Walking in the rain

The most common questions I’ve been asked during winter days or in an air-conditioned environment are, “Aren’t you cold?”; “Are you wearing enough?”; “Is this all you are wearing?” Interestingly, I’ve read that autistic individuals tend to prefer cold and are intolerant of humidity. I wonder why and how reliable this observation is.

Given my natural preference for the cold, it is no wonder I find myself at natural odds with the country I grew up in. It would be silly to think that just because I grew up in a hot tropical climate like Singapore where it stays hot and humid throughout the year, I would be used to the heat. It is the one thing I hate most growing up (it still is). There seems to be a lack of flow and movement in the air that makes me feel discomfort, the constant still air and oppressive heat that surrounds the atmosphere and the lingering sour smell of sweat made worse by the humidity and the stiff bulky fabric of the school uniform that sticks uncomfortably on my skin. The weather makes me restless, I feel as though I am a dehumidifier that is sucking up all the humidity, in return the stale air is sucking up all my energy.

Often I have to explain to people that I am prone to sweat a lot, but people often underestimate what I mean by that. By “sweat a lot”, I mean at the end of a hike, even during a winter day, every strands of my hair and needless to say my body would be soaking wet and dripping water as if I’ve just gotten out of a shower, while most of my fellow hikers’ hair still remain seemingly dry. By “sweat a lot”, I mean that during summer days, my hair gets wet from sweat even just walking in the streets. Despite my preference for cold, I don’t mind hiking in hot weather and I also enjoy a relaxing beach holiday under the sun. This is because five years in the UK has taught me to appreciate the sun and heat. However, I must be in the proper attire for the activity, it is a different issue if I am expected to wear a suit and look presentable. During winter days in Hong Kong, I rarely find a need to wrap myself in more than two layers of clothing. Firstly, amidst the chaos of navigating the streets, I often find myself folding my sleeves up at some point as a result of my agitation and fast speed walking. Secondly, I can’t stand the stark contrast between the cold temperature outside and the warm conditions in poorly ventilated crowded buses and trains. I wear less not merely because I don’t feel cold but given a choice, I rather be wearing less and feel cold than to wear more and feel hot. For some reasons, stuffy and poorly ventilated environment makes me feel even more claustrophobic.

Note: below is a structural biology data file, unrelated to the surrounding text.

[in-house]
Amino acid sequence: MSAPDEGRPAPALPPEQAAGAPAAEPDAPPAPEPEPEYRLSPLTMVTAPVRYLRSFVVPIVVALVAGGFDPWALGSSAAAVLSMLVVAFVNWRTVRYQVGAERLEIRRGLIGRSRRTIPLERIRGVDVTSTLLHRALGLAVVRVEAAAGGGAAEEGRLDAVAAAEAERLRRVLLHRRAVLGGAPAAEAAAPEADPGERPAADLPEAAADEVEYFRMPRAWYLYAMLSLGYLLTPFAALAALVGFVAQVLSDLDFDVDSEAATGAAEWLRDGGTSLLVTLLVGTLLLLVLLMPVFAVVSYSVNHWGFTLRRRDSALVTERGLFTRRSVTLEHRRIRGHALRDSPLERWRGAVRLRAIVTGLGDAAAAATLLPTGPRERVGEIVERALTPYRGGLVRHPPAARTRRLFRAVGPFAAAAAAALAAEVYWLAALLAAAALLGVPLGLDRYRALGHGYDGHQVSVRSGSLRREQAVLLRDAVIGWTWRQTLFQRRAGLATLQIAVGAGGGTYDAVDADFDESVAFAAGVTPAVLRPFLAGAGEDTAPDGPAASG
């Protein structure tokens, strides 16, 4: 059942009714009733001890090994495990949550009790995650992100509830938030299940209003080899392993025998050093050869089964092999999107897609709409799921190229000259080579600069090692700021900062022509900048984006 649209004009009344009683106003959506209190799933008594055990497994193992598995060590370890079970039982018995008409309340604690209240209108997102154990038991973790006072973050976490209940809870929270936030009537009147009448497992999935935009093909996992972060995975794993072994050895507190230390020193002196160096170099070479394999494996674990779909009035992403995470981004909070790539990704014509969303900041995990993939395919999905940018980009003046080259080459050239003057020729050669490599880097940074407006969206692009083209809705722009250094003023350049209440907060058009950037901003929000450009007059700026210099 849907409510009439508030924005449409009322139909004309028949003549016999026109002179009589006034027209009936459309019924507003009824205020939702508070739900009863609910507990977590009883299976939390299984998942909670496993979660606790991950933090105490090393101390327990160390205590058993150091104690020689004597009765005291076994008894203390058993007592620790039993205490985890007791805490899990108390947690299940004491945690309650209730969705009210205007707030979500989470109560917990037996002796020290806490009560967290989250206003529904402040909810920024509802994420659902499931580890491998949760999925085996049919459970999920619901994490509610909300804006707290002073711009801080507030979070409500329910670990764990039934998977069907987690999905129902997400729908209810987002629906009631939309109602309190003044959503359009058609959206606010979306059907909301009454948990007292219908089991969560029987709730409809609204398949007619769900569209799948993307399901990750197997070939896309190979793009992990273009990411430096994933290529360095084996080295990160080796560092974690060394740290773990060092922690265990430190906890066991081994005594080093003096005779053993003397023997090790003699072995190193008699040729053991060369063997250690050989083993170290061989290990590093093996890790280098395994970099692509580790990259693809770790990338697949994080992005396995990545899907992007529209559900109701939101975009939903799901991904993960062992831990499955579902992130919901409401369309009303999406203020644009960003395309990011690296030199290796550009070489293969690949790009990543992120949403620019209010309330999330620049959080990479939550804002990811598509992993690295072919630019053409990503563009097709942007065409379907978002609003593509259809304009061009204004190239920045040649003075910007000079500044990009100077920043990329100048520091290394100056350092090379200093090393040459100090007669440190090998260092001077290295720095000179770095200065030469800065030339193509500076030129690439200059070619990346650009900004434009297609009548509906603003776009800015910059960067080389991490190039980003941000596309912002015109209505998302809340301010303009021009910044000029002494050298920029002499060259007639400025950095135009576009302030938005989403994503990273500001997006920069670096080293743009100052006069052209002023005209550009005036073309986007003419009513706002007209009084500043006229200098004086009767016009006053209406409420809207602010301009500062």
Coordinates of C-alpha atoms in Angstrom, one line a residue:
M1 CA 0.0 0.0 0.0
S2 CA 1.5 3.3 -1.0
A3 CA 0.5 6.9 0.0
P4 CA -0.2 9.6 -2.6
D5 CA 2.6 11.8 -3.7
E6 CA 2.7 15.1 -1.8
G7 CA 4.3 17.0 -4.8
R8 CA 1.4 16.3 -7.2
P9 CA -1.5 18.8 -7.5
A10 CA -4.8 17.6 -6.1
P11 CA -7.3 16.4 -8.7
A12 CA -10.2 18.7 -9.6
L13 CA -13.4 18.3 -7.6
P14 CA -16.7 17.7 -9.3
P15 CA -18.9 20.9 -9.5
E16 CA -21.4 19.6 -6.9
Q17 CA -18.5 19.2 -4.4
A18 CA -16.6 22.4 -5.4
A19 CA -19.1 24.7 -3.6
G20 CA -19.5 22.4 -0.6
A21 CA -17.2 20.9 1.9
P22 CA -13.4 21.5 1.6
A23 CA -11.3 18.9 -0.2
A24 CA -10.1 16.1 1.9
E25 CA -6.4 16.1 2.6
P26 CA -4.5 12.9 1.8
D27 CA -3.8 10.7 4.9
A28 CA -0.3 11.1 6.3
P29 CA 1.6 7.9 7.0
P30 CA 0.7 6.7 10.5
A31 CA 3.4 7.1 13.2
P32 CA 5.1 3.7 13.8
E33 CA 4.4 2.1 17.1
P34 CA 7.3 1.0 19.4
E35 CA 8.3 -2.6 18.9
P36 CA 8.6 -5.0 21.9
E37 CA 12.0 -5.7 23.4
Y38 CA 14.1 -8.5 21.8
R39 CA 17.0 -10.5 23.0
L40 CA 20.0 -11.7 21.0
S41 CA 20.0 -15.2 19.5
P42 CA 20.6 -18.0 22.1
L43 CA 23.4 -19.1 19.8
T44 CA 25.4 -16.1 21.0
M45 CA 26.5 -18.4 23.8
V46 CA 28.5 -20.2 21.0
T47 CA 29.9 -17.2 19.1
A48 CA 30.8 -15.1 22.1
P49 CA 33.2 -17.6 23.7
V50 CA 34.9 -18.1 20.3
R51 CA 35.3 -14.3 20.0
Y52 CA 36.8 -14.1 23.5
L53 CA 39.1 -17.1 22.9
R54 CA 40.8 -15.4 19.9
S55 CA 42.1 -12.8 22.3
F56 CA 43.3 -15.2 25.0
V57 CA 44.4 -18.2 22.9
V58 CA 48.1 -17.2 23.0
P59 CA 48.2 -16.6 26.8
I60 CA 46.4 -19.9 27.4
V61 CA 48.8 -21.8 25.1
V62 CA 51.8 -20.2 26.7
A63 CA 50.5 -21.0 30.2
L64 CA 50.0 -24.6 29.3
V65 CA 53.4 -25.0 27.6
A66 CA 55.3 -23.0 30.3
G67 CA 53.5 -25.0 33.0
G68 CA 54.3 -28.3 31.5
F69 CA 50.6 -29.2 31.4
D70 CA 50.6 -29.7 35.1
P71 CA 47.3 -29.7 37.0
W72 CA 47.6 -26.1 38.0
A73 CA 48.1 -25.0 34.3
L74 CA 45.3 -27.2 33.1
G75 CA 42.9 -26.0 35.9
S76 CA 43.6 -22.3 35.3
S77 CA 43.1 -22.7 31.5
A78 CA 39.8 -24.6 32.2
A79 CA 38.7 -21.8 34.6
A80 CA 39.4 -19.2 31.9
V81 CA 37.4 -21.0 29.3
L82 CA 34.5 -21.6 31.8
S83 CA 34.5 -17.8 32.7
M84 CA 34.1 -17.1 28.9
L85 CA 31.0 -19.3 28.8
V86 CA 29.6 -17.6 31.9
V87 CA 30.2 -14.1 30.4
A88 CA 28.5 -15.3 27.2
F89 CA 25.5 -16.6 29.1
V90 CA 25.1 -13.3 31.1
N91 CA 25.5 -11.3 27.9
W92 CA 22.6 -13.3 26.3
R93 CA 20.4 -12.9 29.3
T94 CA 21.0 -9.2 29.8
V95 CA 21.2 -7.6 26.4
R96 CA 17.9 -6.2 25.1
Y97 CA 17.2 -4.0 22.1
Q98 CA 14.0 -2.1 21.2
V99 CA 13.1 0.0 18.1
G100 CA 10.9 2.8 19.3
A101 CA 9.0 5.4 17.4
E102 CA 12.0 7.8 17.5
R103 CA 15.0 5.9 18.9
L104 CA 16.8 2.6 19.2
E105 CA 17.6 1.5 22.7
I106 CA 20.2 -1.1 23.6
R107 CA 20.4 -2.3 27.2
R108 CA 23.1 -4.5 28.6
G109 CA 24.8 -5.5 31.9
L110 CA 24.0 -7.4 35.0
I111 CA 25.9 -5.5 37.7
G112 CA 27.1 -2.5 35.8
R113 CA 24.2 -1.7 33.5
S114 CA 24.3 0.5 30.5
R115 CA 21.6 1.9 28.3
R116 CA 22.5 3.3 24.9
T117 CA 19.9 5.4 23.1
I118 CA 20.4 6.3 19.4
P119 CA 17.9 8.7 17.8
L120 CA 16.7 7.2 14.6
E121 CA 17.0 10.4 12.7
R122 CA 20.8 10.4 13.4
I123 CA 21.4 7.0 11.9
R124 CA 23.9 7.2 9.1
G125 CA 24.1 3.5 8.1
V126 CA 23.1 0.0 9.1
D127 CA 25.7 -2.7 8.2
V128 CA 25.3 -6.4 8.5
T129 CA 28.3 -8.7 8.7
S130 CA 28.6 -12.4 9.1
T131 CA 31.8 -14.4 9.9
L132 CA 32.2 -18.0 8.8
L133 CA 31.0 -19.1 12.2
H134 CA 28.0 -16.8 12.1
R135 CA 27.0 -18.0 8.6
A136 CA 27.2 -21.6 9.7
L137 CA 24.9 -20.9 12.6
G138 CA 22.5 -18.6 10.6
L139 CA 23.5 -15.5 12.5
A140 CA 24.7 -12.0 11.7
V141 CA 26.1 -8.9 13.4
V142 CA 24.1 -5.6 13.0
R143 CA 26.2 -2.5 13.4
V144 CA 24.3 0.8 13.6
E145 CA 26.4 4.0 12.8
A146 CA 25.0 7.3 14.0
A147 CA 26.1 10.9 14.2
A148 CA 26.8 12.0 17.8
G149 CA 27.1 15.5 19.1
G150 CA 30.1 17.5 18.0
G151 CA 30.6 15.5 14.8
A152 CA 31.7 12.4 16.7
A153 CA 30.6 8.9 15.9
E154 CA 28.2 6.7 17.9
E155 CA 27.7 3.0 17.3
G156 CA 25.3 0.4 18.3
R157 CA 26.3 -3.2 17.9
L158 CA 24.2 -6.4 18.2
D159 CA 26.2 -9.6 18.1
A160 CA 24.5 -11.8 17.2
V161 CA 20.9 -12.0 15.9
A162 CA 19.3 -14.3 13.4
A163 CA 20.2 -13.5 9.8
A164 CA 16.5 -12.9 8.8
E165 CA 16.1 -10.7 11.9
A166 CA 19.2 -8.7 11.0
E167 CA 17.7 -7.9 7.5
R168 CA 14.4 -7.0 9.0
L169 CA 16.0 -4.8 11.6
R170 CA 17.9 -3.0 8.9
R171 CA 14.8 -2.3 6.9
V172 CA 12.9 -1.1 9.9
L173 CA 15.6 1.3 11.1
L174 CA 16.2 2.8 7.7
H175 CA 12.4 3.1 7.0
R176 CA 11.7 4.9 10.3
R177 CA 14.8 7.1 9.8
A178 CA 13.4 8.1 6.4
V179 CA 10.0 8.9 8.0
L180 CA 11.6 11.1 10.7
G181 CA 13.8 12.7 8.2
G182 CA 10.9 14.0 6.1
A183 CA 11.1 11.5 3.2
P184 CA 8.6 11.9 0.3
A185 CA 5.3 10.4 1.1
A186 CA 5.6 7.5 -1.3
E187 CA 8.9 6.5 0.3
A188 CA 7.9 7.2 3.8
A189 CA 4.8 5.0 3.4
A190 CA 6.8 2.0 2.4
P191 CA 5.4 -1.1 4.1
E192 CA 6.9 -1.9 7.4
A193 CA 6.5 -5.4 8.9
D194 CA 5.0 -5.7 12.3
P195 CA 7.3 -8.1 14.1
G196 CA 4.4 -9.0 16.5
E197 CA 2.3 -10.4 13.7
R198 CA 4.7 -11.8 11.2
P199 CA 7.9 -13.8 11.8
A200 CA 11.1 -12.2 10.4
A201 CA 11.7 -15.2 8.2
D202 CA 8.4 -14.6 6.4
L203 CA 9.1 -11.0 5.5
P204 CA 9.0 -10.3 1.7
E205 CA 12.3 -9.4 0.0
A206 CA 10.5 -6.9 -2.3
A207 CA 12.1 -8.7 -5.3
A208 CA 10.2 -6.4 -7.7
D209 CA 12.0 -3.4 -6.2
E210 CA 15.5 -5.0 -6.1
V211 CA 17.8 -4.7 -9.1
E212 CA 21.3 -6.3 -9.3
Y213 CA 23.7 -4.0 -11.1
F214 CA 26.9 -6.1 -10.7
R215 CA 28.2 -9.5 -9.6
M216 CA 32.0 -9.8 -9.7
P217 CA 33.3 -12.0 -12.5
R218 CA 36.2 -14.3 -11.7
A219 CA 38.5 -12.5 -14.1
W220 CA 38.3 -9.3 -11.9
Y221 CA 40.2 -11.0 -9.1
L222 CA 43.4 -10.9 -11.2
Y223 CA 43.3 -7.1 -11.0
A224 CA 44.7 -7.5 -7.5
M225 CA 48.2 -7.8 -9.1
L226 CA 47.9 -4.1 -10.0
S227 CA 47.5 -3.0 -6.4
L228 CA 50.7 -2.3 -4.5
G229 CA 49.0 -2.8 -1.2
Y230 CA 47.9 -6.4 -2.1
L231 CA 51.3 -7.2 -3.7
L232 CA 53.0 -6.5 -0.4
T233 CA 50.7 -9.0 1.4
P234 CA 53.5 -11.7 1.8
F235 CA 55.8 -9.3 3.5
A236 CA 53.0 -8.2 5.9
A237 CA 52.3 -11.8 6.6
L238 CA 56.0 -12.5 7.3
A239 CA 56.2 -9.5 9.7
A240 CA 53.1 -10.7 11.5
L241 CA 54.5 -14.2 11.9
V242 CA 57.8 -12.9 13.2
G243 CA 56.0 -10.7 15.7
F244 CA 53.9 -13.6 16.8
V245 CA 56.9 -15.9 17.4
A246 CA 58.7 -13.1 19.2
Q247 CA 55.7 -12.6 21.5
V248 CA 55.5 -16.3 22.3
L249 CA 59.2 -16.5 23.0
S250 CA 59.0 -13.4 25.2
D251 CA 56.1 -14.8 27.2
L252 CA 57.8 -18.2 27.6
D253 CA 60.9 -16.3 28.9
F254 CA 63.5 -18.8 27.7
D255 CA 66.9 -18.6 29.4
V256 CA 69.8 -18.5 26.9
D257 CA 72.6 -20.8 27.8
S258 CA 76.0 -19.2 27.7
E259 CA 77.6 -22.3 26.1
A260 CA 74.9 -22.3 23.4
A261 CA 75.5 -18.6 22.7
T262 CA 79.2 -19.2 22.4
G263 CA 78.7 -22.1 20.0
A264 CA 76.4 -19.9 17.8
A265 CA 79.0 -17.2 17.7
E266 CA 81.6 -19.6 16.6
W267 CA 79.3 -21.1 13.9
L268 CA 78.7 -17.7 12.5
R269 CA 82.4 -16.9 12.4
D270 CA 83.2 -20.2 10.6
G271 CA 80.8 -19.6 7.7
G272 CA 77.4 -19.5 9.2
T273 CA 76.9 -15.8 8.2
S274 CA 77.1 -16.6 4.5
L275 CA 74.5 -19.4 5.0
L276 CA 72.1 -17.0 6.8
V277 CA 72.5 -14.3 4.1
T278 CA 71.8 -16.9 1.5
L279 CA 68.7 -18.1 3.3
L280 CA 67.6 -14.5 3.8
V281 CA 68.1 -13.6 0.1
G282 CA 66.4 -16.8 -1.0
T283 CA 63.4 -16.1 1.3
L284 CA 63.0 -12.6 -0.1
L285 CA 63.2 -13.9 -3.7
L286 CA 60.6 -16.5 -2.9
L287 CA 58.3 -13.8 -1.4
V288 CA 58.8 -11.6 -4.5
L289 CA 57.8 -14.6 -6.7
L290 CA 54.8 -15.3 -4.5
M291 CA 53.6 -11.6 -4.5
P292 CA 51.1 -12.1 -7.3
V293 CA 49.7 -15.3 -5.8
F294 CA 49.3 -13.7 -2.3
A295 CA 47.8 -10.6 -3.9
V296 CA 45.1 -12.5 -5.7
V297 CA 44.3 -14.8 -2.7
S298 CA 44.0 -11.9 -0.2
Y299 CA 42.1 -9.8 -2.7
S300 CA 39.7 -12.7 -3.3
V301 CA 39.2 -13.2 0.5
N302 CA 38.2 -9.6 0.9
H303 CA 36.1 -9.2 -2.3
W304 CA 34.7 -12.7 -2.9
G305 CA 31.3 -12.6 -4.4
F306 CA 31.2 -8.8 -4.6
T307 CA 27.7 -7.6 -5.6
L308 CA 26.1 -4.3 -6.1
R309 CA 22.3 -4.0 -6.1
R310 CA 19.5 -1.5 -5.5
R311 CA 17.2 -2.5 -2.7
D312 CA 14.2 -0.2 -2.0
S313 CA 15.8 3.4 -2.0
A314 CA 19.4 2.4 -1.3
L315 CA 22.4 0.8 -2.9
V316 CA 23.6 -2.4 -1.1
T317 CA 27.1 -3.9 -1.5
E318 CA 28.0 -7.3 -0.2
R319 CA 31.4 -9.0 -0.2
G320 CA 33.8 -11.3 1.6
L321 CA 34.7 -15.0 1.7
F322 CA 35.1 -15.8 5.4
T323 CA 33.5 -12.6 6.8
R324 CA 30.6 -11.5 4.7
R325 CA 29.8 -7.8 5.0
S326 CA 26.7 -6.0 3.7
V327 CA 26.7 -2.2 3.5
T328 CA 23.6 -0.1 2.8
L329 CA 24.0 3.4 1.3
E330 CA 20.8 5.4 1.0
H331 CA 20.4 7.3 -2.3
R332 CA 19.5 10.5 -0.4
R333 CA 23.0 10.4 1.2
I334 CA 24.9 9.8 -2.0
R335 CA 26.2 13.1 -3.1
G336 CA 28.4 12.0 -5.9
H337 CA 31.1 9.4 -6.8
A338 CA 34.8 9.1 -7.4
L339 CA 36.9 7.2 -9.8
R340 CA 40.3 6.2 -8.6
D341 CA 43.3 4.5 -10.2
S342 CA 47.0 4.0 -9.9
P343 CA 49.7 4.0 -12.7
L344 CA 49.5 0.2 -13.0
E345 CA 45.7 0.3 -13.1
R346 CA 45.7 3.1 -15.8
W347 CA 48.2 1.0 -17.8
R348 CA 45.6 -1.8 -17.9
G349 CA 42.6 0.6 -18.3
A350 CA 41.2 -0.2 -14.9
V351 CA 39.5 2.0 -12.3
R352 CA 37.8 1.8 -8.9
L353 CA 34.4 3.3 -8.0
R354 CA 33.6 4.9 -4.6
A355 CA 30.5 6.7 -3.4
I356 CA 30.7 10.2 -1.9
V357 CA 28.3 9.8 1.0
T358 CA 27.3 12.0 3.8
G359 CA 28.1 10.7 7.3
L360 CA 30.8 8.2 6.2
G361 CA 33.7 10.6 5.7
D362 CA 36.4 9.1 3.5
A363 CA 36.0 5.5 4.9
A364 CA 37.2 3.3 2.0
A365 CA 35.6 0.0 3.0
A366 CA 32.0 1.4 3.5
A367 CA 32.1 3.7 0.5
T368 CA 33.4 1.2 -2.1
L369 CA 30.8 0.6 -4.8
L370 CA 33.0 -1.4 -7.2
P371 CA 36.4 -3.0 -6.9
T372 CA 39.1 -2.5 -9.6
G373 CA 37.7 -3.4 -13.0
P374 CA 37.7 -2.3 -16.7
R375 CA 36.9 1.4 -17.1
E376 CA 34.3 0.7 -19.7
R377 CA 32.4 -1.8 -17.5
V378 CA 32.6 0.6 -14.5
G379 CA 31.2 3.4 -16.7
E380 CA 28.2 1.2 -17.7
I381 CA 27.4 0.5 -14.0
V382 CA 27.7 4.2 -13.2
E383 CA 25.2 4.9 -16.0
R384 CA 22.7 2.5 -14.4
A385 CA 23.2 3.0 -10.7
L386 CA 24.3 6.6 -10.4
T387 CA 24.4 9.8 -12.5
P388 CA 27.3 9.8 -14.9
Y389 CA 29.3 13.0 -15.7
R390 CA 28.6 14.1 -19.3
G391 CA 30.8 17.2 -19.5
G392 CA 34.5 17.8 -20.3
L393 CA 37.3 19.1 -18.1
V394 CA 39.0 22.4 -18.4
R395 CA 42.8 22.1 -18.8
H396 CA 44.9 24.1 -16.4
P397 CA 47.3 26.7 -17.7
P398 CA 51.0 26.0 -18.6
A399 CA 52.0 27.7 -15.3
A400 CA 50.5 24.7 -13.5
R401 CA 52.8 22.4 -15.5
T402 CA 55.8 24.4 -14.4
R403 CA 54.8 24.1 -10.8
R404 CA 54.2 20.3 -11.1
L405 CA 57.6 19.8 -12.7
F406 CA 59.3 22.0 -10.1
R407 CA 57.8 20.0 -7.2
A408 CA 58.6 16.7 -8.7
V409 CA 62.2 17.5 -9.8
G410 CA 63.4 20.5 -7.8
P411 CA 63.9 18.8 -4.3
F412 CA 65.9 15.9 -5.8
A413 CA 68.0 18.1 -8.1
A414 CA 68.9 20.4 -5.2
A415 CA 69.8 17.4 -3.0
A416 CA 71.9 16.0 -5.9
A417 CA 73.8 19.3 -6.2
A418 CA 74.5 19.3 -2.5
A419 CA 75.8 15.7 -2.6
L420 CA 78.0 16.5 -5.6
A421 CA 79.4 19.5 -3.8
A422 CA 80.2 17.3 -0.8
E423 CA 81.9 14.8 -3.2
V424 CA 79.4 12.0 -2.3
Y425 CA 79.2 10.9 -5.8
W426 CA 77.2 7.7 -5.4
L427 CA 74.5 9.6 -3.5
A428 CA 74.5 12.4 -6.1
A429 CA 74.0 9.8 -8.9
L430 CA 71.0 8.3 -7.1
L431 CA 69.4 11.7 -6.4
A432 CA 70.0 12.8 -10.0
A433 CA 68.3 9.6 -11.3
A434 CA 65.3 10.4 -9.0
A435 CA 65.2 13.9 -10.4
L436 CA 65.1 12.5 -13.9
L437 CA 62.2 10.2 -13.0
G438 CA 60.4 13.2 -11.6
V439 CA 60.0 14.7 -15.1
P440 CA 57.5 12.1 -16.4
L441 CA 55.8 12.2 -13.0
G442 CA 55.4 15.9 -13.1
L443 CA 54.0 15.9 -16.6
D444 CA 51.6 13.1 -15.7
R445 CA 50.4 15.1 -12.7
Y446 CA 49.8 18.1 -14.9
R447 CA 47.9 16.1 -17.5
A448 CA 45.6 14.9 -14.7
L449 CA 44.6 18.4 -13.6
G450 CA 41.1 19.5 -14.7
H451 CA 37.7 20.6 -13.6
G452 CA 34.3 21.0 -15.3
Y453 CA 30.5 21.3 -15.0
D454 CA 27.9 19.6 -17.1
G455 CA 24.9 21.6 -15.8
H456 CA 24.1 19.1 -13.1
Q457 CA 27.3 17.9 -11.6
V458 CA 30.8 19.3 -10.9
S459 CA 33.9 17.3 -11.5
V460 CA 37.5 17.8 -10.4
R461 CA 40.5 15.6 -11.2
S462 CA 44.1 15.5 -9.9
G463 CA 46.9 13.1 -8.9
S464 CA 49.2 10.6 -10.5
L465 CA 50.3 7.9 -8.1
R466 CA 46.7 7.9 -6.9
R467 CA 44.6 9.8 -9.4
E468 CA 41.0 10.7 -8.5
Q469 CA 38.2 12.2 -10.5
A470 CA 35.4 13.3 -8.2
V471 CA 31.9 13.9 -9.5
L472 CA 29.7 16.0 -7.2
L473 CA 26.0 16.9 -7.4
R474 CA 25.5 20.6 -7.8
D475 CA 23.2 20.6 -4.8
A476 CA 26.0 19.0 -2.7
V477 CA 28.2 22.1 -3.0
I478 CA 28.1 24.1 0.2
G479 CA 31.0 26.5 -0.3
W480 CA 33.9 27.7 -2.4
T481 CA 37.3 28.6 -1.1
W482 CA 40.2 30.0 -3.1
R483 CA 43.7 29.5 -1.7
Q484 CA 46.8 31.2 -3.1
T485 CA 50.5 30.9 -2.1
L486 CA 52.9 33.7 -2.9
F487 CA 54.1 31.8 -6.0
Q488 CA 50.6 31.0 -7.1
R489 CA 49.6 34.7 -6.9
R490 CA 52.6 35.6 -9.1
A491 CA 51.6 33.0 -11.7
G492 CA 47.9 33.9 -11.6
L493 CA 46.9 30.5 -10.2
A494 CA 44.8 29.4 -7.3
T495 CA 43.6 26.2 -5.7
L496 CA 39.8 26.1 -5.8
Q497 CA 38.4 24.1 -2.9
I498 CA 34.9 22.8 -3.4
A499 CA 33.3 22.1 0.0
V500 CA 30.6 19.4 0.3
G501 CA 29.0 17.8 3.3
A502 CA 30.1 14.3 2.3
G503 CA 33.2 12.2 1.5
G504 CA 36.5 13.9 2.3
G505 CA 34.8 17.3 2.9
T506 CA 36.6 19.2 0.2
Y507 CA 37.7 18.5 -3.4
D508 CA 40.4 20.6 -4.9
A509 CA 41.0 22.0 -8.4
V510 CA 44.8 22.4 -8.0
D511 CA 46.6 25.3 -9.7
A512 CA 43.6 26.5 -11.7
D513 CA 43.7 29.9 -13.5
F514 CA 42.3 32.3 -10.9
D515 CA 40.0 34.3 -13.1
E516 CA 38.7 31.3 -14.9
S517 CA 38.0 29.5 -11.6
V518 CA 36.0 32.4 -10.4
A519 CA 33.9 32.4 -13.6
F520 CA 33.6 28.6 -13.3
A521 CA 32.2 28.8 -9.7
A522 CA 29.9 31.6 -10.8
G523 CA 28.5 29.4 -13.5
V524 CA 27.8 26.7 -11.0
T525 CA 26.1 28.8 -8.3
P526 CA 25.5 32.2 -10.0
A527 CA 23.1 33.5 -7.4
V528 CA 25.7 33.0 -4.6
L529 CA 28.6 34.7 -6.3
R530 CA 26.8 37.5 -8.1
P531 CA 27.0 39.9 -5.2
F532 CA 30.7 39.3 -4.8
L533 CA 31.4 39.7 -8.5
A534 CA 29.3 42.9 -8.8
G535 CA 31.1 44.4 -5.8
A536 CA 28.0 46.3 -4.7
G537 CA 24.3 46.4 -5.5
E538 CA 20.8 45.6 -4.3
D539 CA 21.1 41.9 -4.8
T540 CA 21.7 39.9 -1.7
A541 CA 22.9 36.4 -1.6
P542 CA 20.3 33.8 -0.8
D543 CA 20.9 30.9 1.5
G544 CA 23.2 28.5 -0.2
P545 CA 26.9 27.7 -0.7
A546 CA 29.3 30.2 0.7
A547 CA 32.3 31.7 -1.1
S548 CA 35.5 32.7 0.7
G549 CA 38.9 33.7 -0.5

I can’t stand humidity so much that one of my favourite activities is walking in the rain, especially during my younger days in Singapore and I never once fell ill because of it. I don’t mean just a drizzle but pouring rain and raining cats and dogs. As the sky turns darker and gloomier, my mood lightens and brightens up. While the heat and humidity depletes my energy, the splashing rain refreshes me. Whenever it rains, I find excuses for stepping out of the classroom just so I could catch the rain. Some classmates find me weird because of this. I didn’t care if I would be the only one totally drenched in the class or in the bus, the arrival of rain just makes me feel happy I felt immune to the external world. I often find myself talking to the rain as if it is the only being that understands me. Even when I’m indoors, I will open the window and stretch my hand out. I like to feel the gentle touch of the rain on my palms, they are so comforting like words of assurances. Sometimes the rain falls like snow flakes but when it is raining heavily, they seem like diamonds falling from the sky. I swear I could feel an affinity with rain because on days when I am down, I pray for rain to come and it did, or even if it didn’t, the sky would just seem gloomier.

Now that I’ve grown up, I still walk in the rain when the occasion arises but I don’t purposely seek out the rain like I used to. Nonetheless, when it rains, I have a self-imposed standard on when to use an umbrella and will only use it if the rain is heavier than the water from my shower head.

Featured image credit: Snoopy [10 April 2013]. Wednesday morning with Snoopy and Woodstock [Facebook status update]. Retrieved from https://www.facebook.com/Snoopy/photos/pb.161564697227628.-2207520000.1457246737./538034092914018/?type=3&theater

3 thoughts on “Walking in the rain

  1. I trust u on the dripping hair as I have seen such a scene many times. Sometimes I do wonder if you would melt with that amount of sweat. Plus the freezing cold wind on the top of Lantau peak blowing onto the half wet tee from sweat, I always wonder how u can stand it without putting on a jacket.


    1. Haha, you know who I’m referring to when I say fellow hiker (sorry, it is just these few friends I got). I am disgusted by myself too. I always find it amazing that your hair stays so dry. Even more so amazing is your sister, her hair looks just as groomed and perfect after the hike!


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